Commenting on neoliberal economic
policy, Ramos reflects, “conservative politicians have controlled our national and state political apparatus, and been hostile toward government in general. They have cut taxes and deregulated economic activity across the land” (p. 22). Conservatives have championed policies that enshrine the rights and privileges of capital and wealth over humanity and nature at large, and they have imposed increasingly dehumanizing policies on groups ranging from women and workers to immigrants and the incarcerated.
Ramos artfully states, “our nation has lost its way in recent years. The best elements of what defined us (however imperfect) in the past are at risk of being lost” (p. 25). Some of these elements are our expanding national commitments to intergroup tolerance, equal opportunity, human rights, responsible environmental stewardship, and meaningful bipartisan policymaking.
Ramos seeks to make clear that there are many promising new ideas, visions, models and templates emerging from progressive leaders and grassroots communities all across the country that, properly adopted and scaled, could provide a working roadmap to a more inclusive, successful, and sustainable society. Among them he cites: i) putting people and the planet over privilege and profits, ii) attacking age-old problems in new and different ways, iii) lifting up our voices and vision, and iv) reweaving our tattered social and economic fabric.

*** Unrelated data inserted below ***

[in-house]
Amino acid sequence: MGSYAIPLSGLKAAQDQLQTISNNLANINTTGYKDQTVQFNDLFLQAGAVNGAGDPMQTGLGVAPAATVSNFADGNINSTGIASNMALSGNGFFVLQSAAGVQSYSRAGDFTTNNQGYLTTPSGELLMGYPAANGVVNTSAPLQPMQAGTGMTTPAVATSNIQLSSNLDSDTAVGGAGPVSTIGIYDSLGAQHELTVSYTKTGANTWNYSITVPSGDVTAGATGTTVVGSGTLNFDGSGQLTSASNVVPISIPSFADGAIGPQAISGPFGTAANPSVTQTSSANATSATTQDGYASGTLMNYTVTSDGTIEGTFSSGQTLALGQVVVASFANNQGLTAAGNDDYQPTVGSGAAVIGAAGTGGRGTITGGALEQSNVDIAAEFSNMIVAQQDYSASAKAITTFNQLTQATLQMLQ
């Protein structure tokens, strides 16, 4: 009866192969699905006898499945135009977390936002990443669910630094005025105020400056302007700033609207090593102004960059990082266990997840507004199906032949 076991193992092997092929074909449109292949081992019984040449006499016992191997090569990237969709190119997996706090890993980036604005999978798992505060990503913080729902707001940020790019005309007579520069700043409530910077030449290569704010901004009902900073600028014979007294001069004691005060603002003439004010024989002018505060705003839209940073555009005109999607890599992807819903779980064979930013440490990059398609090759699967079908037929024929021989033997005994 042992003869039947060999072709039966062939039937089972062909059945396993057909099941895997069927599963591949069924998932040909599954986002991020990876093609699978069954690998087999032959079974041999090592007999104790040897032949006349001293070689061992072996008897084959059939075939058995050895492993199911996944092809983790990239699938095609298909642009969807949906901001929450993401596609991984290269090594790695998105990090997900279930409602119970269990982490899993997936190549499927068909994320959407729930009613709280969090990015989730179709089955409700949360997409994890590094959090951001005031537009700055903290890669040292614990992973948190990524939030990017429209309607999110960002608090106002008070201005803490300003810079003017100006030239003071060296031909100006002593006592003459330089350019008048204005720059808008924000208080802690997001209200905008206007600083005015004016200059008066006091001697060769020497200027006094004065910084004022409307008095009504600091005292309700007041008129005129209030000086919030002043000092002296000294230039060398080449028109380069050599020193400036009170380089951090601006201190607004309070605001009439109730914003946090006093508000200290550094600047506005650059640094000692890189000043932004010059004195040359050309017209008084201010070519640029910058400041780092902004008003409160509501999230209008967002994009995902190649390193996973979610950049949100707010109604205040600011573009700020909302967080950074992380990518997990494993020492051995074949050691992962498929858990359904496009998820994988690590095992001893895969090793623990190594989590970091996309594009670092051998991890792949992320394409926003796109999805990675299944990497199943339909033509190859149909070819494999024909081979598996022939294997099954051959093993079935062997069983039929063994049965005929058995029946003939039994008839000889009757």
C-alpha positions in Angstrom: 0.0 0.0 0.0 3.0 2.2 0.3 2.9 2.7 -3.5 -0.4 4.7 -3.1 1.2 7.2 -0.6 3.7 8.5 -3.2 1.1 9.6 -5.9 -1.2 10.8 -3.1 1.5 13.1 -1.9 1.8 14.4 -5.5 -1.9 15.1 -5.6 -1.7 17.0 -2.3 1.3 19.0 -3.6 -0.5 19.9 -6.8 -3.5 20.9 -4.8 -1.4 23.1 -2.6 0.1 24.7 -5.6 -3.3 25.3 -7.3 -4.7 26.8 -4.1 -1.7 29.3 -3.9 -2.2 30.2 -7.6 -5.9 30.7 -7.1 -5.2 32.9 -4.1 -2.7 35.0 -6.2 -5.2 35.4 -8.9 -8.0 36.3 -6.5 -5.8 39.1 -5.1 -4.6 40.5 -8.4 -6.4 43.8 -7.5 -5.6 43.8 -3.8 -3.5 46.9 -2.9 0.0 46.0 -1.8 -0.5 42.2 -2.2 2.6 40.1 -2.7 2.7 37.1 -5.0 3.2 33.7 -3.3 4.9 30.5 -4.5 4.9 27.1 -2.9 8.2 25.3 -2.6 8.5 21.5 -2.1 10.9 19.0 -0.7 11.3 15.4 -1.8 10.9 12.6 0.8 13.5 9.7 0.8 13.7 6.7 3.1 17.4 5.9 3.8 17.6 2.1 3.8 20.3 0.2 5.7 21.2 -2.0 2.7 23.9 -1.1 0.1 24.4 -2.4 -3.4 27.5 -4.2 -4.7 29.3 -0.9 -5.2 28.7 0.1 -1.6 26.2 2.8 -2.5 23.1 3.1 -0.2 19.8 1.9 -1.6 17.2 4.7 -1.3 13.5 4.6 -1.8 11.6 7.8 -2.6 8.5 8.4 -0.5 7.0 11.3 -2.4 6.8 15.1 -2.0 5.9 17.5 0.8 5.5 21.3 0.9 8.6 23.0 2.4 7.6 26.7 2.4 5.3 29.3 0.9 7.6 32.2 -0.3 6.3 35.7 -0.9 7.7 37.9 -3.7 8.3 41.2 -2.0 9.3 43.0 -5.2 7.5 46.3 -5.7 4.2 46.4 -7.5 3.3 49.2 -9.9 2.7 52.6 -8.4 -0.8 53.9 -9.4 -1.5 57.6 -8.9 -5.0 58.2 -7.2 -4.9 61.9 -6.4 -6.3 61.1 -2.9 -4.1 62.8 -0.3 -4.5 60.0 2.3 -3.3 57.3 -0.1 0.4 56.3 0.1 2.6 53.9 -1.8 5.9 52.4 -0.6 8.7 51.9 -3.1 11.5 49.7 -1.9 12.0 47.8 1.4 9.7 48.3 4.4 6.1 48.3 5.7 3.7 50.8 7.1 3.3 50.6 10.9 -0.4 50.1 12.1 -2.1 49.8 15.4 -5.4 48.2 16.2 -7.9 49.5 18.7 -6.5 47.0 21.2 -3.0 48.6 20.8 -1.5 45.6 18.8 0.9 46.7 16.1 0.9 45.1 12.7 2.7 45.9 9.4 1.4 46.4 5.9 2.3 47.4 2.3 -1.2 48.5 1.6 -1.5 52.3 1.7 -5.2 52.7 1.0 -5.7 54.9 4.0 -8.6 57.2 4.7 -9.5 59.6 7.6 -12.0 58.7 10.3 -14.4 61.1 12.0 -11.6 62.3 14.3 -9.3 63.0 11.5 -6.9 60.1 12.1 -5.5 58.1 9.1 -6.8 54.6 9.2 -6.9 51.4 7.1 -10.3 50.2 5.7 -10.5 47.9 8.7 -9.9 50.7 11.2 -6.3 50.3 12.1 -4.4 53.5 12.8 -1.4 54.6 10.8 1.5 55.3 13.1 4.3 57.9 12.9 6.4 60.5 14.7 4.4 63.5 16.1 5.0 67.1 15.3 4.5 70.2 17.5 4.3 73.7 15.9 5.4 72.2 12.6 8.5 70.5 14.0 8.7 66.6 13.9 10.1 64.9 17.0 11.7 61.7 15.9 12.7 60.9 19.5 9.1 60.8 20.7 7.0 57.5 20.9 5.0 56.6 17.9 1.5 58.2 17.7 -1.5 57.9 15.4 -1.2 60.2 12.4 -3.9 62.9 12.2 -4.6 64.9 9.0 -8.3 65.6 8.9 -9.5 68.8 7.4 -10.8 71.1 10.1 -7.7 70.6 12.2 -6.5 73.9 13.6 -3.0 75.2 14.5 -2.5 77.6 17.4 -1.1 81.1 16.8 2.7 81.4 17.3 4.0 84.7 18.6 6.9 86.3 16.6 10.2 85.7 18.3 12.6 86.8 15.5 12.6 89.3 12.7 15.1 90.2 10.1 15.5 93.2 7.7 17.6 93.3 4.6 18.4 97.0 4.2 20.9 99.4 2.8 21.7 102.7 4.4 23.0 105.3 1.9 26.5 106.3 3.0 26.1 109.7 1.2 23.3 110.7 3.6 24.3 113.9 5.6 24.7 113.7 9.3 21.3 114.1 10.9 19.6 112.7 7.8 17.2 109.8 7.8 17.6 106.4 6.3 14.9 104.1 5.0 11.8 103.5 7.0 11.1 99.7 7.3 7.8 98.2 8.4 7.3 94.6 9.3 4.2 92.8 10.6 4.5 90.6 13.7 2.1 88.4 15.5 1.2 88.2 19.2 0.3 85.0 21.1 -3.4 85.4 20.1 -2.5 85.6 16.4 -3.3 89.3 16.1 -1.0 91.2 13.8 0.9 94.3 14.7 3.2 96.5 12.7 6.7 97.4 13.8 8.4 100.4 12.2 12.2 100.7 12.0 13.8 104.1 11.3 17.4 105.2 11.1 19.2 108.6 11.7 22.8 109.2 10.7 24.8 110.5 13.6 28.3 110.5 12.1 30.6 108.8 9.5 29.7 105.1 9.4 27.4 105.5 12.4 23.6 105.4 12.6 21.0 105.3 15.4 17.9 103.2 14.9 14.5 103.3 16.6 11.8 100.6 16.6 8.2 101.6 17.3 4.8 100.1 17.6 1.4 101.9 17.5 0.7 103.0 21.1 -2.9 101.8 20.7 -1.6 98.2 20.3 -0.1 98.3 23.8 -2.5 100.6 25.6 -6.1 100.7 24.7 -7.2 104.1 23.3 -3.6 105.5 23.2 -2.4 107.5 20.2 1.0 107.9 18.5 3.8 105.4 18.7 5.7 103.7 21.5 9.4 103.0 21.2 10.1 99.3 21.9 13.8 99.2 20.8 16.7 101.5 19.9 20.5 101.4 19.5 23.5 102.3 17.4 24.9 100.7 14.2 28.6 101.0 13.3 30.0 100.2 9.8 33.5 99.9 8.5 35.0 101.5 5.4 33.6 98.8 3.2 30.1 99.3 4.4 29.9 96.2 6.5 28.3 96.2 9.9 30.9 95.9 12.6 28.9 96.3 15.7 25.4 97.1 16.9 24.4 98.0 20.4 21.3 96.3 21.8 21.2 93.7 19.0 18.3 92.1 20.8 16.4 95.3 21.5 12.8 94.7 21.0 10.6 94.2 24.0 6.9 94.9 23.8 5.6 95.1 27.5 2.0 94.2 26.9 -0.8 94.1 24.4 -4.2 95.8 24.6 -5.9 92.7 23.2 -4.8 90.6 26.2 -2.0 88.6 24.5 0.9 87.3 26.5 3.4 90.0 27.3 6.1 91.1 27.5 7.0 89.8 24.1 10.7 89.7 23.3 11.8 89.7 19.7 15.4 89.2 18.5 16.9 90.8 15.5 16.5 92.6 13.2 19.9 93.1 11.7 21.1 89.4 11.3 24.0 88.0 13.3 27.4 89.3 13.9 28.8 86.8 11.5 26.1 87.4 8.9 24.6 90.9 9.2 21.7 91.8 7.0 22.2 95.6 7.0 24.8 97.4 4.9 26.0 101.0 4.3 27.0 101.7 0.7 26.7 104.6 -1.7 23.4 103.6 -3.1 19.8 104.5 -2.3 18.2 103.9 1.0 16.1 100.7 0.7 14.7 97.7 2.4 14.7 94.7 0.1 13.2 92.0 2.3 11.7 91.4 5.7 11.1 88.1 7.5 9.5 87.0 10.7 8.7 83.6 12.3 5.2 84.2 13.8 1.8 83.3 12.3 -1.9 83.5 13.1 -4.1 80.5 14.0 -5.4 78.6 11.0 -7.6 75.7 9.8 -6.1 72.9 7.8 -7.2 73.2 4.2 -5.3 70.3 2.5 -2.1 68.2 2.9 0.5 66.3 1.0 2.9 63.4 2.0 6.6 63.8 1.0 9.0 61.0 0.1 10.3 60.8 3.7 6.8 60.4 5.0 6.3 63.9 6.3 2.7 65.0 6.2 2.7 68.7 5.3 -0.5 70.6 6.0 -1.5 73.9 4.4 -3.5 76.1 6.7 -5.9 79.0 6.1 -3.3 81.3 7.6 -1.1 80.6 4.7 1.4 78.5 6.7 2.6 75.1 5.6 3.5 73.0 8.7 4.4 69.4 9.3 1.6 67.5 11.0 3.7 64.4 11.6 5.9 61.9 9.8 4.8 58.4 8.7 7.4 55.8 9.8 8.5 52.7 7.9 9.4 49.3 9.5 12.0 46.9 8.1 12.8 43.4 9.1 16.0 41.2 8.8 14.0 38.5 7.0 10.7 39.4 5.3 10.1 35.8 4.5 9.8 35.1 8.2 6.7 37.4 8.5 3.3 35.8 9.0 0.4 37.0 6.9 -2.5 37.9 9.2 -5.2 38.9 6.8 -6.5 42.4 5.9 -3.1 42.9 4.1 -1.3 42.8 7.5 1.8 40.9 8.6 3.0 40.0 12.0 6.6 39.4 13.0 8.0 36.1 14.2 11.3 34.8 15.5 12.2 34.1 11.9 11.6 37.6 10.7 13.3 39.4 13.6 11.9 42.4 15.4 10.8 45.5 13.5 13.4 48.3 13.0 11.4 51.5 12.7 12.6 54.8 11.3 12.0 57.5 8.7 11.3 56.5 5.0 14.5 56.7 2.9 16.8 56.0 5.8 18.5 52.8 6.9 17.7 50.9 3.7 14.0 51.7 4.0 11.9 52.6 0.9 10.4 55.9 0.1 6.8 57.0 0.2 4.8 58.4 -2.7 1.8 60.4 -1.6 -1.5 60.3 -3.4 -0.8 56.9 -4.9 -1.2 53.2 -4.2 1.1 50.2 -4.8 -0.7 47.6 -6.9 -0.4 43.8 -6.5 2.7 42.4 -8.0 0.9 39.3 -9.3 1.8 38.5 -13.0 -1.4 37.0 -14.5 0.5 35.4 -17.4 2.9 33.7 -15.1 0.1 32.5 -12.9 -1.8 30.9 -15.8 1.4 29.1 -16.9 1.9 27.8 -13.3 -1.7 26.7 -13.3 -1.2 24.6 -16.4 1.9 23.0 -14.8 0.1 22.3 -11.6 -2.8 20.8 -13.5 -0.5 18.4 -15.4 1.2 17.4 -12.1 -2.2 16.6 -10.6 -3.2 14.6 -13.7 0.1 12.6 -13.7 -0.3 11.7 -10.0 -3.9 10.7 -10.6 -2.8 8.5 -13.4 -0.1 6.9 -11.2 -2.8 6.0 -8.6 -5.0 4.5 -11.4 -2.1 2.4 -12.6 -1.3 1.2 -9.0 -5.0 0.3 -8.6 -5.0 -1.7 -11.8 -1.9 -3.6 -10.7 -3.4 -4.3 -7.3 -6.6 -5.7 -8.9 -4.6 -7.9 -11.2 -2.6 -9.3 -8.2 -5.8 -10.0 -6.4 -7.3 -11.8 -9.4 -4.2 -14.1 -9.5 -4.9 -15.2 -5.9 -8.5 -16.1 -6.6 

To restore our democracy and civic vitality, Ramos states, “it is vital that we join forces to democratize our uneven and over-manipulated election, voting and campaign finance systems” (p. 65). He adds, “these will require us to advance badly needed structural reforms in important areas of current American law and public policy” (p. 65). These include supporting significant changes in our current ways of apportioning civic education and engagement, as well as massive improvements in policy and practice in order to humanize our nation’s badly broken criminal justice and immigration systems.
Perhaps the most important contribution that Ramos makes in his book is a careful analysis of the prevailing socioeconomic conditions in the country. He describes a polarized country where a wealthy minority obtains most of the benefits through an increase in material accumulation and the benefits they receive from the government. On the other hand, the conditions of the majority are continually deteriorating due to the loss of purchasing power of their wages and salaries, the discrimination they face in housing and education, and the lack of access to formal financial markets.
Academicians, community advocates, NGOs, and politicians should be interested in reading this book to contribute to Ramos’ proposal “to build a vision of a better way forward that can genuinely excite a large number of people by promoting more mutually reinforcing actions across the field of progressive change networks” (p. 219).